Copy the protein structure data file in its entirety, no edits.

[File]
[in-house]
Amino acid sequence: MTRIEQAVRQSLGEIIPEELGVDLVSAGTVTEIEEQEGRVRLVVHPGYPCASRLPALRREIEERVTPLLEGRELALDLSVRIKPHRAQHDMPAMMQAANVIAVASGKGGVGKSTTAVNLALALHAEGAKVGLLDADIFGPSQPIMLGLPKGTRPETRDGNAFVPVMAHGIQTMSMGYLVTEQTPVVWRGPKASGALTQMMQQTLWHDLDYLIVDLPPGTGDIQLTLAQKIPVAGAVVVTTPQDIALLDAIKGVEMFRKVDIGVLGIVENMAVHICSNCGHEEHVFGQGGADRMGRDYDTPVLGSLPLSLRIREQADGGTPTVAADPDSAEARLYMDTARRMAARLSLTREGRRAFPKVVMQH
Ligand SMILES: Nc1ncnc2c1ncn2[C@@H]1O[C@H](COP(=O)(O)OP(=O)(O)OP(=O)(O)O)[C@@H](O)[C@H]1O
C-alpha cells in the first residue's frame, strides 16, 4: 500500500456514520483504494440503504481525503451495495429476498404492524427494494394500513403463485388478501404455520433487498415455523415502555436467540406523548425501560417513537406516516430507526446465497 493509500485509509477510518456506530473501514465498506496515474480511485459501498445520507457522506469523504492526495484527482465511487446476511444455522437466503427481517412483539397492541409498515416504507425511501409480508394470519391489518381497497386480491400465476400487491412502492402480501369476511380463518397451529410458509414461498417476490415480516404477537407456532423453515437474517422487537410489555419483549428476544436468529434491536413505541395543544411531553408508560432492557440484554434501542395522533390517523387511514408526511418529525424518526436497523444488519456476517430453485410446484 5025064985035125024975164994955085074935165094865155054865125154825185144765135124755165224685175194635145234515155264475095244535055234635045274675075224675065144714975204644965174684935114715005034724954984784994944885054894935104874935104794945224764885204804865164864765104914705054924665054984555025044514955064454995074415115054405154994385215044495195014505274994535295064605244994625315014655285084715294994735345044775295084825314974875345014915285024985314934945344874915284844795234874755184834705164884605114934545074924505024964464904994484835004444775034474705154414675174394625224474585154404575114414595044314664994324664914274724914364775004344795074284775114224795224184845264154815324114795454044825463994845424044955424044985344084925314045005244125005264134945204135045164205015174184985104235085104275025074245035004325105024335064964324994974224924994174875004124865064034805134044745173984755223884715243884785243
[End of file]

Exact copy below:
[in-house]
Amino acid sequence: MTRIEQAVRQSLGEIIPEELGVDLVSAGTVTEIEEQEGRVRLVVHPGYPCASRLPALRREIEERVTPLLEGRELALDLSVRIKPHRAQHDMPAMMQAANVIAVASGKGGVGKSTTAVNLALALHAEGAKVGLLDADIFGPSQPIMLGLPKGTRPETRDGNAFVPVMAHGIQTMSMGYLVTEQTPVVWRGPKASGALTQMMQQTLWHDLDYLIVDLPPGTGDIQLTLAQKIPVAGAVVVTTPQDIALLDAIKGVEMFRKVDIGVLGIVENMAVHICSNCGHEEHVFGQGGADRMGRDYDTPVLGSLPLSLRIREQADGGTPTVAADPDSAEARLYMDTARRMAARLSLTREGRRAFPKVVMQH
Ligand SMILES: Nc1ncnc2c1ncn2[C@@H]1O[C@H](COP(=O)(O)OP(=O)(O)OP(=O)(O)O)[C@@H](O)[C@H]1O
C-alpha cells in the first residue's frame, strides 16, 4: 500500500456514520483504494440503504481525503451495495429476498404492524427494494394500513403463485388478501404455520433487498415455523415502555436467540406523548425501560417513537406516516430507526446465497 493509500485509509477510518456506530473501514465498506496515474480511485459501498445520507457522506469523504492526495484527482465511487446476511444455522437466503427481517412483539397492541409498515416504507425511501409480508394470519391489518381497497386480491400465476400487491412502492402480501369476511380463518397451529410458509414461498417476490415480516404477537407456532423453515437474517422487537410489555419483549428476544436468529434491536413505541395543544411531553408508560432492557440484554434501542395522533390517523387511514408526511418529525424518526436497523444488519456476517430453485410446484 5025064985035125024975164994955085074935165094865155054865125154825185144765135124755165224685175194635145234515155264475095244535055234635045274675075224675065144714975204644965174684935114715005034724954984784994944885054894935104874935104794945224764885204804865164864765104914705054924665054984555025044514955064454995074415115054405154994385215044495195014505274994535295064605244994625315014655285084715294994735345044775295084825314974875345014915285024985314934945344874915284844795234874755184834705164884605114934545074924505024964464904994484835004444775034474705154414675174394625224474585154404575114414595044314664994324664914274724914364775004344795074284775114224795224184845264154815324114795454044825463994845424044955424044985344084925314045005244125005264134945204135045164205015174184985104235085104275025074245035004325105024335064964324994974224924994174875004124865064034805134044745173984755223884715243884785243